ReSharper Jedi are the guardians of quality and productivity in the .NET world.
ReSharper Jedi use their powers to improve and advance source code, never to degrade.
ReSharper Jedi respect all developers, in any language, with any tools.
ReSharper Jedi serve others rather than ruling over them, for the good of the .NET world.
ReSharper Jedi seek to improve themselves through knowledge and training.
So what would be the major skill ReSharper Jedi should master? I think it is Coding in Reverse. This technique is widely used in test-driven development, I believe. However, it is so effective that every developer should master this skill regardless of programming style. Main principle could be described as follows:
Use Before Declare.
1. Learn to like red code.
2. Always begin with expressing your goal.
3. Deredify your code.
There is one thing to dislike, though. Automatic completion as you type doesn't work well when there are undefined symbols. However it seems to be more about lack of support in tools than fundamental limitation of the technique.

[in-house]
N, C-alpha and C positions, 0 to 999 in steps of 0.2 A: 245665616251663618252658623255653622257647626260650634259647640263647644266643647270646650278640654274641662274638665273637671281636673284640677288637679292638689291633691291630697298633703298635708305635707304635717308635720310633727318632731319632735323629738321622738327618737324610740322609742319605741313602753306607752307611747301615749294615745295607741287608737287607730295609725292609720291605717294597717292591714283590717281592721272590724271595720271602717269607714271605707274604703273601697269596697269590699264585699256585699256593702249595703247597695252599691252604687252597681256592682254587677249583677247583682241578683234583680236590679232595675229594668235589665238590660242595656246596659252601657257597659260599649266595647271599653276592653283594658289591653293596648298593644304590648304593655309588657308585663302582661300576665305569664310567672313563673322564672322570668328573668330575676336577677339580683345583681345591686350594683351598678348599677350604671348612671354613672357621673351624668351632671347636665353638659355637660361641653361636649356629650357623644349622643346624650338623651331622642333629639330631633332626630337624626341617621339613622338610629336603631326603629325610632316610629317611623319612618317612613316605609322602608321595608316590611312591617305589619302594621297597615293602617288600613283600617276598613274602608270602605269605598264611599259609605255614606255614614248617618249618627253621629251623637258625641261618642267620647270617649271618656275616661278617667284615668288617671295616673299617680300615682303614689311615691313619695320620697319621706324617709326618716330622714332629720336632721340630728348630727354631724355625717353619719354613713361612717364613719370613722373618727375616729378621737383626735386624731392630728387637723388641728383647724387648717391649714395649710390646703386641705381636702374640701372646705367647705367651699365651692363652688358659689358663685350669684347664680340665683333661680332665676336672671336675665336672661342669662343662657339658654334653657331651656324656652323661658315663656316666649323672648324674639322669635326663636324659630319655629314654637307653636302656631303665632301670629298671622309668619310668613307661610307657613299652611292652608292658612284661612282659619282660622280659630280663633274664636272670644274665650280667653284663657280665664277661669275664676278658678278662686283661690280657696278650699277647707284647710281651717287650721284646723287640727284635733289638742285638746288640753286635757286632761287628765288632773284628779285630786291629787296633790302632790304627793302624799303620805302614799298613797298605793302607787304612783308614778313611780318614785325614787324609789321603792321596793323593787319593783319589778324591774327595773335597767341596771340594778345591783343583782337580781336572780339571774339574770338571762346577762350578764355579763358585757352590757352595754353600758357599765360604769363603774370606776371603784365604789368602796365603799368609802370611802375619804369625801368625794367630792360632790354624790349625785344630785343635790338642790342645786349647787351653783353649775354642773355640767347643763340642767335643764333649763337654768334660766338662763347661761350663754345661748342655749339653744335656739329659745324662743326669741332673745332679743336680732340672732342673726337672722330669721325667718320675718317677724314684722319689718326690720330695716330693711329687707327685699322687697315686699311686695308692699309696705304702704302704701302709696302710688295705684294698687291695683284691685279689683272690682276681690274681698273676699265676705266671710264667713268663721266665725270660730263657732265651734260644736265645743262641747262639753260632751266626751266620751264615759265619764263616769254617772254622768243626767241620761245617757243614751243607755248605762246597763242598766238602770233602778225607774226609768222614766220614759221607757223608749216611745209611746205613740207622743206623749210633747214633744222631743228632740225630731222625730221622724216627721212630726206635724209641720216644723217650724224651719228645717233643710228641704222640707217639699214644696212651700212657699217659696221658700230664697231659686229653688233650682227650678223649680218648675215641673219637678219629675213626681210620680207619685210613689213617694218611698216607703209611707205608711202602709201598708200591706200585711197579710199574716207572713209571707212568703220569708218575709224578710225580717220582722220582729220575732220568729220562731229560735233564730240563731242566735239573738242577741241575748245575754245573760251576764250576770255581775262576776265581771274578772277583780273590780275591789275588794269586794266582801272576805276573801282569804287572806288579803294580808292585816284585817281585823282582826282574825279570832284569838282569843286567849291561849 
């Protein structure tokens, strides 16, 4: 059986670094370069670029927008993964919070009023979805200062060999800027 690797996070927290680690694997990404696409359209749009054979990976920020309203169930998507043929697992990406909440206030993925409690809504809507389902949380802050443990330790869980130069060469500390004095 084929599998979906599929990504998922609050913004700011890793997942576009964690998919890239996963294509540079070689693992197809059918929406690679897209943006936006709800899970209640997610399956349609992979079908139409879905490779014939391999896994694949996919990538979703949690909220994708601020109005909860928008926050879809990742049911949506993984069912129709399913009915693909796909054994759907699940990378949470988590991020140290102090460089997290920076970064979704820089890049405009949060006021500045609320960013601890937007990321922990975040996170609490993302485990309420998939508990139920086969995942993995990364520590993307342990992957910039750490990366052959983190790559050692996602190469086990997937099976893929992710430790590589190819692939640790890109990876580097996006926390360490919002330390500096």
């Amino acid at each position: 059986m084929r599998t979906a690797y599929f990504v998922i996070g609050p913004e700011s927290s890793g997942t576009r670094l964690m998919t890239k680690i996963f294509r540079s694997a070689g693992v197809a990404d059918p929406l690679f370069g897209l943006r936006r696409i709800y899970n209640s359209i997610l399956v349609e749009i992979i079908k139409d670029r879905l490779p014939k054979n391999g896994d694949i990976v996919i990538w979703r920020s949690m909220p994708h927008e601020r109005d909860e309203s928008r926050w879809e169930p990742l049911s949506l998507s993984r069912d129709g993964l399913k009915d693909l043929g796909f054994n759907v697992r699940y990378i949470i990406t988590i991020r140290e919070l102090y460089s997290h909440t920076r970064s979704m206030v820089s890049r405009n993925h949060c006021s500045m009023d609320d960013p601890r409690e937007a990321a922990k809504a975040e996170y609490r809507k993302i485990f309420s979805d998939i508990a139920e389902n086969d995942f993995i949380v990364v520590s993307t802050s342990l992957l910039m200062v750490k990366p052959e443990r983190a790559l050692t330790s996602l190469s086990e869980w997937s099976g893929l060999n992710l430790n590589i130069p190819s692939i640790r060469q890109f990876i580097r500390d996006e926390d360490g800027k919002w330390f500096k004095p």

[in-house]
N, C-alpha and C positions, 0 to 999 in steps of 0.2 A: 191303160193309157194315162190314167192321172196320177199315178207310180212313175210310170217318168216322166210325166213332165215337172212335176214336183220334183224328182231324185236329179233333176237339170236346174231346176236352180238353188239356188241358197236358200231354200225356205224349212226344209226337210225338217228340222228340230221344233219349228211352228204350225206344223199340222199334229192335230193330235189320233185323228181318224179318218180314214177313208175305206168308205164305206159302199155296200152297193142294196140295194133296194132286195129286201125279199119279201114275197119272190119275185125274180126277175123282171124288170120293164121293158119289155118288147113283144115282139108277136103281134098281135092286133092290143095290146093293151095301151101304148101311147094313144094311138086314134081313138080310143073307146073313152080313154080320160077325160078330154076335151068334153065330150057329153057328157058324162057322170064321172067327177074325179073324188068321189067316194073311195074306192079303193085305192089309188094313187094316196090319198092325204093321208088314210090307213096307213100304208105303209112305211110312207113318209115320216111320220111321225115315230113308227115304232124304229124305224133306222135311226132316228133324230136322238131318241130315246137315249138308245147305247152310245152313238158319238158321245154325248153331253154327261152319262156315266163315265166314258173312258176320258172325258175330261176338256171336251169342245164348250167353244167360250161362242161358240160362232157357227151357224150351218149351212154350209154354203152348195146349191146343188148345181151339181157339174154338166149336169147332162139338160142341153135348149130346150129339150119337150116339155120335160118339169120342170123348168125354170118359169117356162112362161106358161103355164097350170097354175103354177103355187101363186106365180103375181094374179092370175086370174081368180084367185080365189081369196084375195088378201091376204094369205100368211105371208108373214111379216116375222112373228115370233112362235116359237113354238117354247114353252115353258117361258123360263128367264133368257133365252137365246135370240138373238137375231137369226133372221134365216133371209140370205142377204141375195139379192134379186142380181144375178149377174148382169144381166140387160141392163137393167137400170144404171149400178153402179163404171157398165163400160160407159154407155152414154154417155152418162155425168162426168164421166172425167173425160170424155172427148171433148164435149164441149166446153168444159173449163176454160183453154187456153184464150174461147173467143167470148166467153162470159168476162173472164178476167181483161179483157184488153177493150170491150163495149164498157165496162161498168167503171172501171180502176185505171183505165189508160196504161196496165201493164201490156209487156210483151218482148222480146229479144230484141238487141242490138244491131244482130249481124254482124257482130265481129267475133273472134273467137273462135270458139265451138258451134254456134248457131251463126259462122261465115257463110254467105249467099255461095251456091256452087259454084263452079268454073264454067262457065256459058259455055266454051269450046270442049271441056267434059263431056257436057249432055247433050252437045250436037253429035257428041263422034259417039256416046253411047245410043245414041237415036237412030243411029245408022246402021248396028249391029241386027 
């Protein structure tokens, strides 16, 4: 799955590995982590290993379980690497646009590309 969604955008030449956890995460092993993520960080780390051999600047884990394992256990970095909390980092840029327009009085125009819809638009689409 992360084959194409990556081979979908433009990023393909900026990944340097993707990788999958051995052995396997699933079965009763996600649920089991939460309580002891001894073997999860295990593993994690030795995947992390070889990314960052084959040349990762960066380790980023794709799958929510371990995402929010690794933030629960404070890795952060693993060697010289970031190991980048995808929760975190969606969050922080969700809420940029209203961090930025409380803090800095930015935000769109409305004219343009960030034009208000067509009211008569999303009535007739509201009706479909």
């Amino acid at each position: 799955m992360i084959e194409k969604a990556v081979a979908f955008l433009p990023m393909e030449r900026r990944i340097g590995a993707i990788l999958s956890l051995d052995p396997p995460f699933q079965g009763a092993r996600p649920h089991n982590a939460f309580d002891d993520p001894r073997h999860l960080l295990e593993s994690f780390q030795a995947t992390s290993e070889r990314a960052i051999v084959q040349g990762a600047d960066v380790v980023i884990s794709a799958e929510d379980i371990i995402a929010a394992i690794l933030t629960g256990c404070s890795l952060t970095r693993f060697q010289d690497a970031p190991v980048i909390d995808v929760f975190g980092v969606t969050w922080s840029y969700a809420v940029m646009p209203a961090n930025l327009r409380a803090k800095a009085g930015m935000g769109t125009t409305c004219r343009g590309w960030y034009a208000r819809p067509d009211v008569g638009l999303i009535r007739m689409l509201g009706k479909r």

Let's see how does it work.
red indicates unresolved symbols which are just not there yet. At this point I can easily continue writing code for Main method and change my mind any time.
I've expressed my goal pretty well. See how I changed CommandLineParameter to ICommandLineParameter, when I decided that interface would be better. Also, I was able to use "foreach" Live Template to iterate over collection of undefined type.
Okay, now I have to deredify my code and create some methods and types. Where is my light
Now we need to fill methods with real code, and I will show how to use the Force by implementing ParseCommandLine. We again begin with typing our goal:
Several keystrokes, quick fixes, live templates, some typing and we get to another point:
I use the Force and create class which not only contains required constructor, but also implements interface!
I leave it as an exercise to finish the sample code for anyone who want to practice this technique. Implement ProcessParameter by using some ICommandLineParameter members before declaring them, then quick-fix your way into declaring them, then use Jedi skills and implement members on the SimpleParameter.
Have fun and may the Force be with you!
Note: Some or all of the features mentioned in this article may be available only in latest EAP versions of ReSharper.